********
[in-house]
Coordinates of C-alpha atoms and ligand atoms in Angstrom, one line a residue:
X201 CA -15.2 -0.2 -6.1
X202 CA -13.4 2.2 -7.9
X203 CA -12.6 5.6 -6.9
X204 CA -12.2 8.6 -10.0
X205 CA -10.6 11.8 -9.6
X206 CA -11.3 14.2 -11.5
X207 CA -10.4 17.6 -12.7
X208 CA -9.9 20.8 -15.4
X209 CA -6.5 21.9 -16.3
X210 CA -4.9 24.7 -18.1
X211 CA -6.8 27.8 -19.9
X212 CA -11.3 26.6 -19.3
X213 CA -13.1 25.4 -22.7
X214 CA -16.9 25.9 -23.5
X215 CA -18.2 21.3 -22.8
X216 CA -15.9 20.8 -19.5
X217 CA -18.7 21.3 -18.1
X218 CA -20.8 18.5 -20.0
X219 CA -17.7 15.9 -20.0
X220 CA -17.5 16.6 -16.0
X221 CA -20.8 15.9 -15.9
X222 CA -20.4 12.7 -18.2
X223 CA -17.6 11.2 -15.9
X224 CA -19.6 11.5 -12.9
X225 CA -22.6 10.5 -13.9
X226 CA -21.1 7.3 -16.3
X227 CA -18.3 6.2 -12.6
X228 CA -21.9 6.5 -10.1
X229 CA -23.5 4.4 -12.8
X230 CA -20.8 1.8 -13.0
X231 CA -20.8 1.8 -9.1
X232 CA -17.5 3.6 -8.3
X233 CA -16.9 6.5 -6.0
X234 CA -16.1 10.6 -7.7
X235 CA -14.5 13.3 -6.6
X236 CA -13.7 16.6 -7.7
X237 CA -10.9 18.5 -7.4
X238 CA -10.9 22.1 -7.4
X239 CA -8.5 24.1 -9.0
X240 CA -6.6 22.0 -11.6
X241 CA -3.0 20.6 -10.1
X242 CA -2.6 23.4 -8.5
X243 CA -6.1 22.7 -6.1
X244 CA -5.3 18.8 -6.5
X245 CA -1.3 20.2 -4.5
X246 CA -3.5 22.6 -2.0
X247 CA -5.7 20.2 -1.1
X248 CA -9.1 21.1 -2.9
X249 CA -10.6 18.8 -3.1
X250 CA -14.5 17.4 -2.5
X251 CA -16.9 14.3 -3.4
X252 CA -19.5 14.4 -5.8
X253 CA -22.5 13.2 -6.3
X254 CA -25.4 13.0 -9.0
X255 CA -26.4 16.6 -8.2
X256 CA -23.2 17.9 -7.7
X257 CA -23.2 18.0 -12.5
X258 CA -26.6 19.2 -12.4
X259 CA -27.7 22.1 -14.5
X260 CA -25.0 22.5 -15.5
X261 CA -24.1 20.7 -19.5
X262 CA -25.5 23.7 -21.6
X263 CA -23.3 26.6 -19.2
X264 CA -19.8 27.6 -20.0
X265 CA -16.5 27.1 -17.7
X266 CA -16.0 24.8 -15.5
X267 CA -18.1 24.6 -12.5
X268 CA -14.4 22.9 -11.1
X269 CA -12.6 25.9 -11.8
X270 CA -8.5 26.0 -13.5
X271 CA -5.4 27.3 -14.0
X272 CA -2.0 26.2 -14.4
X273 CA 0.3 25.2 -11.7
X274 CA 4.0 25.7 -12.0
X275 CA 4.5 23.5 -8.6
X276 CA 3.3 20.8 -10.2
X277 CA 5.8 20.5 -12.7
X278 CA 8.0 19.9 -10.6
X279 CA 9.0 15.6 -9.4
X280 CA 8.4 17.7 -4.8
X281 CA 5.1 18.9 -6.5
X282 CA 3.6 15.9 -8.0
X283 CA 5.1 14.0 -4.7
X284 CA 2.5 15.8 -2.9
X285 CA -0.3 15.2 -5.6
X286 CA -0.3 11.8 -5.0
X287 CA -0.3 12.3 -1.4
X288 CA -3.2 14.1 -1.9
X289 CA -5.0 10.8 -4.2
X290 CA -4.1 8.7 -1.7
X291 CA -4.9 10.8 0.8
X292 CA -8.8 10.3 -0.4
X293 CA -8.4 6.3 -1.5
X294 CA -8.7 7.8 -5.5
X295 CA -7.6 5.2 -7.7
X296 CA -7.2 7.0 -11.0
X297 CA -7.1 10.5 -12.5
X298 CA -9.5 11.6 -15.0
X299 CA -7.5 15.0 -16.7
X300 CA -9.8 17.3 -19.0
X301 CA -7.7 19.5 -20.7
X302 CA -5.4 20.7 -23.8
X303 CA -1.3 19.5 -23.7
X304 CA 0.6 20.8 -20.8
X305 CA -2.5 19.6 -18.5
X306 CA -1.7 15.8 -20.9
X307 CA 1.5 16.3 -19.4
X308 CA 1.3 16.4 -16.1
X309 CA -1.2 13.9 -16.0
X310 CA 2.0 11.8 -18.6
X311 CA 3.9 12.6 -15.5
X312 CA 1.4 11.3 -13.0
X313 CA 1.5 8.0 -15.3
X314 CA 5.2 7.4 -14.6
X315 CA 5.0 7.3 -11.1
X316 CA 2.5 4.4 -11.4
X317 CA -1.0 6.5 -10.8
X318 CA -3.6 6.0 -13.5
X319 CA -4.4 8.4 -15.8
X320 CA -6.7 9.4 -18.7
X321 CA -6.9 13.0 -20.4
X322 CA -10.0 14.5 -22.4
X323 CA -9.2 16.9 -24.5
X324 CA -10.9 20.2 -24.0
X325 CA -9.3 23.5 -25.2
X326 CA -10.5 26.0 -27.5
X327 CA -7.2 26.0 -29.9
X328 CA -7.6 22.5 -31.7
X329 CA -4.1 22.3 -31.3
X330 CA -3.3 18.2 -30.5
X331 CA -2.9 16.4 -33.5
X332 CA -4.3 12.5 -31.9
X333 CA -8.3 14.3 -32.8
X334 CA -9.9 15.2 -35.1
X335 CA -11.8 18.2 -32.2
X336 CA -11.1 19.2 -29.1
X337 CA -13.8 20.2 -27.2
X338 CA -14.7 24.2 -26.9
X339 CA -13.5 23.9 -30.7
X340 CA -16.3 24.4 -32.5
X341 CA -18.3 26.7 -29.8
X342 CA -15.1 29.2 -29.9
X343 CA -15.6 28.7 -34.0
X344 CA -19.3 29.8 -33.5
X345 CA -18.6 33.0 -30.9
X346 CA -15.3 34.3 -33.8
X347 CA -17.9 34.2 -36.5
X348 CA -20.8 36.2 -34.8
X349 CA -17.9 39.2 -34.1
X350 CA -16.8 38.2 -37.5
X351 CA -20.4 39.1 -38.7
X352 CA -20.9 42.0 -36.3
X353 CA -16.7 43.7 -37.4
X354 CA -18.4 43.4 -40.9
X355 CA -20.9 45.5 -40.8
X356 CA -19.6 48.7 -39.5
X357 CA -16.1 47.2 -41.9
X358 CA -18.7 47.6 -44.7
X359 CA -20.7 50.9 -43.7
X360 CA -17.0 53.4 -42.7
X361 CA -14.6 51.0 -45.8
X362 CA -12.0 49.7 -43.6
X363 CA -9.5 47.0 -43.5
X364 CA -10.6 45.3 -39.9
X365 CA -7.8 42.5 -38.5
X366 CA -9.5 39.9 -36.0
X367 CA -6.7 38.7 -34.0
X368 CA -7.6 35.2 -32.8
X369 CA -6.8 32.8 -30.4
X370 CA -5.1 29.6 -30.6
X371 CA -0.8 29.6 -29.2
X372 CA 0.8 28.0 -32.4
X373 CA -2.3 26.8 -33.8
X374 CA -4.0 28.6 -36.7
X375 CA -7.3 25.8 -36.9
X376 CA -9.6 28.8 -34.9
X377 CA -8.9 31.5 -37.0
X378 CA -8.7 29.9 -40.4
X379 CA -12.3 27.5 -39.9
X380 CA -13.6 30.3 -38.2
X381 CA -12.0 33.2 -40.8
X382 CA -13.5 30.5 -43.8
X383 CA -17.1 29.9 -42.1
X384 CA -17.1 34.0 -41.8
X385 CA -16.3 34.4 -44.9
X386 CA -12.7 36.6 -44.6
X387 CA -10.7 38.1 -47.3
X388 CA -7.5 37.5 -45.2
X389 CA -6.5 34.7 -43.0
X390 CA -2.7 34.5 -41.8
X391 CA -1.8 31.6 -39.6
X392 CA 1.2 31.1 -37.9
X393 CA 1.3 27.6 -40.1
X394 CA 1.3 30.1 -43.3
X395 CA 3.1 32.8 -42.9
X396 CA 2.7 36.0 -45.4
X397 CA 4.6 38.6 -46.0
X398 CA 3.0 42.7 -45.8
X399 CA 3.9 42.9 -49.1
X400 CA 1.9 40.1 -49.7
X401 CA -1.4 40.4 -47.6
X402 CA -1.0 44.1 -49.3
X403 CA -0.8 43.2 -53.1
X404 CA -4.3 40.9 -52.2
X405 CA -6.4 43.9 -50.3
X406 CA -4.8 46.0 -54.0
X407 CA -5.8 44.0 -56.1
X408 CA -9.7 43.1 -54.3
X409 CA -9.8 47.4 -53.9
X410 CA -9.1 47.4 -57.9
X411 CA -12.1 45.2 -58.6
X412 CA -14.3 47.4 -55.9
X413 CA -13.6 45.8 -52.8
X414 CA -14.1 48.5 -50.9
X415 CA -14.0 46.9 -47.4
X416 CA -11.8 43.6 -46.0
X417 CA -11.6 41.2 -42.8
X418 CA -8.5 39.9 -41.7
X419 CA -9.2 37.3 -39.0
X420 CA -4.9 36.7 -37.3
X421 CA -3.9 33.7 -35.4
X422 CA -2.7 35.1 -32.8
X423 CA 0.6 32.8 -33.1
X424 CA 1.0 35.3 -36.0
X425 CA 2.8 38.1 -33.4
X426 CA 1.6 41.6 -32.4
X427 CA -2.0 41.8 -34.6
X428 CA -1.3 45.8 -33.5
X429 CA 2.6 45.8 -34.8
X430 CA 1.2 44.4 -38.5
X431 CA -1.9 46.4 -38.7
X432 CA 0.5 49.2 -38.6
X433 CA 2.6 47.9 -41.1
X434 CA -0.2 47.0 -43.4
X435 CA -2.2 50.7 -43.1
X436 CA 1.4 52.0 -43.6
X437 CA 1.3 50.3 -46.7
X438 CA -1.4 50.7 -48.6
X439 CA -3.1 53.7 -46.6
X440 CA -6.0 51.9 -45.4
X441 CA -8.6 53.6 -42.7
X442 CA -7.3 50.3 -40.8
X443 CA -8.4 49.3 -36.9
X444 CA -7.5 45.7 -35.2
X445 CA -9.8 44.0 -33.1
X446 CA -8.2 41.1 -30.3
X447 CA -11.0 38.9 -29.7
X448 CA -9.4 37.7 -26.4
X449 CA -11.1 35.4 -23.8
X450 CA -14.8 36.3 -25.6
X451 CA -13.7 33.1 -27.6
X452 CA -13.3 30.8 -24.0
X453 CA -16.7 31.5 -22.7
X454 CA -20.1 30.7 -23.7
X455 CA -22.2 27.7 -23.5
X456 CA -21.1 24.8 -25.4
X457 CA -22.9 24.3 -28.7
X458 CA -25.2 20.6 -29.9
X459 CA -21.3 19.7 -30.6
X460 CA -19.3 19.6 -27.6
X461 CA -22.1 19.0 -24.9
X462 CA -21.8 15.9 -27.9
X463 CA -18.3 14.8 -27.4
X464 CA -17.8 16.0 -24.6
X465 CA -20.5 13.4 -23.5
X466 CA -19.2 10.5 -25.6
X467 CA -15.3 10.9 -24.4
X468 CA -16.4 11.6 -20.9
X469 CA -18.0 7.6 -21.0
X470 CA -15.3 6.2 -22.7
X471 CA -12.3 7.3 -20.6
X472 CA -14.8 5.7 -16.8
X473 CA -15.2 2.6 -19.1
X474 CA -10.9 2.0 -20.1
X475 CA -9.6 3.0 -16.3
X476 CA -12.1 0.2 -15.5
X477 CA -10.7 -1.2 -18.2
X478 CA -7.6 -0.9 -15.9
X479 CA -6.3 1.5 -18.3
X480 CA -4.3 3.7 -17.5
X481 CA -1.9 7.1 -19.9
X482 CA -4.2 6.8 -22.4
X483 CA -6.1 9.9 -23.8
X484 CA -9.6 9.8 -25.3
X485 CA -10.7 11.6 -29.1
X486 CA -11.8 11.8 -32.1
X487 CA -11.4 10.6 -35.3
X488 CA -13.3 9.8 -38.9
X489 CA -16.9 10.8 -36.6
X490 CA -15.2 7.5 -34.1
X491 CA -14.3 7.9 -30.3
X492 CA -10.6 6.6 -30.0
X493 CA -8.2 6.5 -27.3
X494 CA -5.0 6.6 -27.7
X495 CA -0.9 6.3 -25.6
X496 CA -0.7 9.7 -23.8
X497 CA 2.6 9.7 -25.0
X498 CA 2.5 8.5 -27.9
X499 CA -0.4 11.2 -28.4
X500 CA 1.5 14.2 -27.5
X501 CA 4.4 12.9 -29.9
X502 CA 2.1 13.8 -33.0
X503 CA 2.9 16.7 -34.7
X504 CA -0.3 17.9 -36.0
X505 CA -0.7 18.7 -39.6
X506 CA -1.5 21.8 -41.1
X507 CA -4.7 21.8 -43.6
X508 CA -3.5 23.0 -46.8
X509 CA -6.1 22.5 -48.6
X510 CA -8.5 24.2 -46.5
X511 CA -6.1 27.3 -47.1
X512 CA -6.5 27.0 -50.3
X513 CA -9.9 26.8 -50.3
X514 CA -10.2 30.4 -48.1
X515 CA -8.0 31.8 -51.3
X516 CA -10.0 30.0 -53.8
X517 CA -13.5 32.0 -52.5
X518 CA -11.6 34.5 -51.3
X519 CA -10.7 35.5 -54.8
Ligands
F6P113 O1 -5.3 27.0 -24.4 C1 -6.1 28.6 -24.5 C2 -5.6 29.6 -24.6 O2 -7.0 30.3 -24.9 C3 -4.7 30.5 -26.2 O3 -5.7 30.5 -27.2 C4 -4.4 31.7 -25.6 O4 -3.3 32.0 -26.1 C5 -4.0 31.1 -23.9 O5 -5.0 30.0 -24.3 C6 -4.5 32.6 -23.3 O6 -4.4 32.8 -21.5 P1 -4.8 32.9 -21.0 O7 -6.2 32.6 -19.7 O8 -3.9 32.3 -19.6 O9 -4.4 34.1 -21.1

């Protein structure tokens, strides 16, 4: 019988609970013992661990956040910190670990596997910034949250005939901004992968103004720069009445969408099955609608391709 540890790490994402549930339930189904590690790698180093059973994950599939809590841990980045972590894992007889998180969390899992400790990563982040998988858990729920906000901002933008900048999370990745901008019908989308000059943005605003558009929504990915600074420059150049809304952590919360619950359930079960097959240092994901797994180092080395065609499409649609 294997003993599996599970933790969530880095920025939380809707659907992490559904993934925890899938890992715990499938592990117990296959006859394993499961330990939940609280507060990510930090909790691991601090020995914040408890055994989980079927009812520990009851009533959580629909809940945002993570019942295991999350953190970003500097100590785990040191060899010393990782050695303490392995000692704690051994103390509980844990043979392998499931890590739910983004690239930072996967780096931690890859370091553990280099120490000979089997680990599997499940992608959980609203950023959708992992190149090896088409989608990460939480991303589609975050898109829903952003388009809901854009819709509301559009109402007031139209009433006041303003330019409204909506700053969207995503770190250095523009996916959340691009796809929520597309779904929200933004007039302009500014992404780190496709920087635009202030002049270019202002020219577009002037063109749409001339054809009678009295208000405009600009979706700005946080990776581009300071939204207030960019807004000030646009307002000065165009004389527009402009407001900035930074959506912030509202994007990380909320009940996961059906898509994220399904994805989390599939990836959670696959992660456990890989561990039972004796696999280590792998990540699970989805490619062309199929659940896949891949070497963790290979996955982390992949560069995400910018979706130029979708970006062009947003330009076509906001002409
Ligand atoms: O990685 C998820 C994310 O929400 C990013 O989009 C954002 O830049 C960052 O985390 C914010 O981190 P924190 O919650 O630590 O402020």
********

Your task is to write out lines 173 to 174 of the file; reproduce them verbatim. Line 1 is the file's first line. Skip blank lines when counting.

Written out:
X371 CA -0.8 29.6 -29.2
X372 CA 0.8 28.0 -32.4